With the dataset downloaded, we can run our test. First, we need to read the file in line-by line for every hash length we want to test:

<?php
$handle = fopen("typos.csv", "r");

$sizes = [ 256, 128, 64, 32, 16, 8 ];
foreach($sizes as $size) {
    fseek($handle, 0); // Jump back to the beginning
    fgets($handle); // Skip the first line since it's the header

    while(($line = fgets($handle)) !== false) {
        // Do something with the next line here
    }
}

PHP has an inbuilt function fgets() which gets the next line of input from a file handle, which is convenient. Next, we need to actually do the hashes and compare them:

<?php

// .....

$parts = explode(",", trim($line), 2);
if(strlen($parts[1]) < 3) {
    $skipped++;
    continue;
}
$hash_a = Nilsimsa::hash($parts[0], $size);
$hash_b = Nilsimsa::hash($parts[1], $size);

$count++;
if($hash_a == $hash_b) {
    $count_same++;
    $same[] = $parts;
}
else {
    $not_same[] = $parts;
}
echo("$count_same / $count ($skipped skipped)\r");

// .....

Finally, a bit of extra logic around the edges and we're ready for our test:

<?php
$handle = fopen("typos.csv", "r");
$line_count = lines_count($handle);
echo("$line_count lines total\n");

$sizes = [ 256, 128, 64, 32, 16, 8 ];
foreach($sizes as $size) {
    fseek($handle, 0);fgets($handle); // Skipt he first line since it's the header

    $count = 0; $count_same = 0; $skipped = 0;
    $same = []; $not_same = [];
    while(($line = fgets($handle)) !== false) {
        $parts = explode(",", trim($line), 2);
        if(strlen($parts[1]) < 3) {
            $skipped++;
            continue;
        }
        $hash_a = Nilsimsa::hash($parts[0], $size);
        $hash_b = Nilsimsa::hash($parts[1], $size);

        $count++;
        if($hash_a == $hash_b) {
            $count_same++;
            $same[] = $parts;
        }
        else $not_same[] = $parts;
        echo("$count_same / $count ($skipped skipped)\r");
    }

    file_put_contents("$size-same.csv", implode("\n", array_map(function ($el) {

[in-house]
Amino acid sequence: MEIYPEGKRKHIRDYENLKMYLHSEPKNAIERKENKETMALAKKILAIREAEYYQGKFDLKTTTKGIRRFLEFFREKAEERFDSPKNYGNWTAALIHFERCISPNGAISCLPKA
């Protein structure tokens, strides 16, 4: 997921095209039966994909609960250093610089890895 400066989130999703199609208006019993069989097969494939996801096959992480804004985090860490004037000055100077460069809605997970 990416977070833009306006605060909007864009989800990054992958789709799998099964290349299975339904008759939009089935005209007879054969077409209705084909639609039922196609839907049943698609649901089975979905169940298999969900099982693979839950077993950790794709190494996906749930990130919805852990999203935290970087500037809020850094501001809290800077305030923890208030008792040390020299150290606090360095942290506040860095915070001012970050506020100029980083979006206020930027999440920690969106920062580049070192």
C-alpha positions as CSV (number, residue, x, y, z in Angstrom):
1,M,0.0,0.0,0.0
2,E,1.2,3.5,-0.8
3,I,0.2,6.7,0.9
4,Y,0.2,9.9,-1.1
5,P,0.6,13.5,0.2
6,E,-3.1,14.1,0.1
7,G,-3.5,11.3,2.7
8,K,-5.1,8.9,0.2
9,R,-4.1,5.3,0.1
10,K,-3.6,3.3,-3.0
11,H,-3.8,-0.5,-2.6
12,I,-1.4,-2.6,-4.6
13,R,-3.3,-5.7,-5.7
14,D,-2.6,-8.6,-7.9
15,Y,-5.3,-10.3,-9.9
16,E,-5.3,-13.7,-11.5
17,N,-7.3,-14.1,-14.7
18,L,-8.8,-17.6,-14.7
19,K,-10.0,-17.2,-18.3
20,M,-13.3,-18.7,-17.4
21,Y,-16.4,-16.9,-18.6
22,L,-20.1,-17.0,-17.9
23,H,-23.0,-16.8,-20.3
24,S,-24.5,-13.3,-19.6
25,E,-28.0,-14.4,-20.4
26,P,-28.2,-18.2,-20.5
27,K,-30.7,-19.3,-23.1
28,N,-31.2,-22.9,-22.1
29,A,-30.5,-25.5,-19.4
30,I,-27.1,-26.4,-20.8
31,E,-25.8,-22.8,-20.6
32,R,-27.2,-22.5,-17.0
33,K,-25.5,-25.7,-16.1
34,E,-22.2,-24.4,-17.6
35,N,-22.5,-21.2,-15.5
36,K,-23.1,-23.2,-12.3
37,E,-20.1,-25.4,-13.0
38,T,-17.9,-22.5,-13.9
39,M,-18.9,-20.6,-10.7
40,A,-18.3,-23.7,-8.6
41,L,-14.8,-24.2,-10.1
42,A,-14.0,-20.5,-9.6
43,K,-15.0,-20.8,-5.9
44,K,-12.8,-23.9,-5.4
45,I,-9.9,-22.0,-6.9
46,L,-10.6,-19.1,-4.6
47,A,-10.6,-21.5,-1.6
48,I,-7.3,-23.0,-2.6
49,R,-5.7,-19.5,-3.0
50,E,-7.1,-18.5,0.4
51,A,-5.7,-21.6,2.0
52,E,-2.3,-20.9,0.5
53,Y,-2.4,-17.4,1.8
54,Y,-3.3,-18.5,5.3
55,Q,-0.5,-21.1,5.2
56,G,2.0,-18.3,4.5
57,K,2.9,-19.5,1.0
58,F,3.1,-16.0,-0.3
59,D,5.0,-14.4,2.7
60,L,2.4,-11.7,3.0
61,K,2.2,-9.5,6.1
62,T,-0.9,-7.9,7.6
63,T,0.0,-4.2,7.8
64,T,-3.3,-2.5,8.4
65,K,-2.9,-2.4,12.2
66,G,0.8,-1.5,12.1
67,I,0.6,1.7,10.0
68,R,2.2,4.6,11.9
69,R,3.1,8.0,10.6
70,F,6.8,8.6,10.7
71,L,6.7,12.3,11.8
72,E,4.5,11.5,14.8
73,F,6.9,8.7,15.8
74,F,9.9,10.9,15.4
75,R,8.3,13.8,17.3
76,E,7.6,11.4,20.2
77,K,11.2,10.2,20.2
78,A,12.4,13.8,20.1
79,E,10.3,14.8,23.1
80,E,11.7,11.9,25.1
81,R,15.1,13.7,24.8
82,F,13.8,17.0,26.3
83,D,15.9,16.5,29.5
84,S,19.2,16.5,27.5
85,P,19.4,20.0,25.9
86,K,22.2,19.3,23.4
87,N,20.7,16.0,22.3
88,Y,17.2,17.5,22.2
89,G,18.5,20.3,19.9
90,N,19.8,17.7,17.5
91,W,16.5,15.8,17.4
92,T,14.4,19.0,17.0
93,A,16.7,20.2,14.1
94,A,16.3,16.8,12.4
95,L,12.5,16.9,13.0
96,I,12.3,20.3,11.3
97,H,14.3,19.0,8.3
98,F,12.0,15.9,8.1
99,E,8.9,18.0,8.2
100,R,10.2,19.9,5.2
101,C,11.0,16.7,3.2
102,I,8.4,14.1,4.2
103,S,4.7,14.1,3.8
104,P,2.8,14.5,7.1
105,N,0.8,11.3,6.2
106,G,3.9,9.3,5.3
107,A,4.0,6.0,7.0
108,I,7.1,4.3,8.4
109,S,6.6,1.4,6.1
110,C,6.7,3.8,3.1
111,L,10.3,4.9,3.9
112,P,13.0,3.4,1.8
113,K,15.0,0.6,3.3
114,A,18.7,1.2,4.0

return implode(",", $el);
    }, $same)));
    file_put_contents("$size-not-same.csv", implode("\n", array_map(function ($el) {
        return implode(",", $el);
    }, $not_same)));

    echo(str_pad($size, 10)."→ $count_same / $count (".round(($count_same/$count)*100, 2)."%), $skipped skipped\n");
}

I'm writing the pairs that are the same and different to different files here for a visual inspection. I'm also skipping words that are less than 3 characters long, and that lines_count() function there is just a quick helper function for counting the number of lines in a file for the progress indicator (if you write a \r without a \n to the terminal, it'll reset to the beginning of the current line):

<?php
function lines_count($handle) : int {
    fseek($handle, 0);
    $count = 0;
    while(fgets($handle) !== false) $count++;
    return $count;
}

Unfortunately, the results of running the test aren't too promising. Even with the shortest hash the algorithm will generate without getting upset, only ~23% of typos generate the same hash as their correction:

7375 lines total
256       → 7 / 7322 (0.1%), 52 skipped
128       → 9 / 7322 (0.12%), 52 skipped
64        → 13 / 7322 (0.18%), 52 skipped
32        → 64 / 7322 (0.87%), 52 skipped
16        → 347 / 7322 (4.74%), 52 skipped
8         → 1689 / 7322 (23.07%), 52 skipped

Furthermore, digging deeper with an 8-bit you start to get large numbers of words that have the same hash, which isn't ideal at all.

A potential solution here would be to use hamming distance (basically counting the number of bits that are different in a string of binary) to determine which hashes are similar to each other like leveshtein distance does, but that still doesn't help us as we then still have a problem that's almost identical to where we started.

In the second part of this mini-series, I'm going to talk about how I ultimately solved this problem. While the algorithm I ultimately used (a BK-Tree, more on them next time) is certainly not the most efficient out there (it's O(log n) if I understand it correctly), it's very simple to implement and is much less complicated than Symspell, which seems to be the most efficient algorithm that exists at the moment.

Additionally, I have been able to optimise said algorithm to return results for a 172K wordlist in ~110ms, which is fine for my purposes.

Found this interesting? Got another algorithm I should check out? Got confused somewhere along the way? Comment below!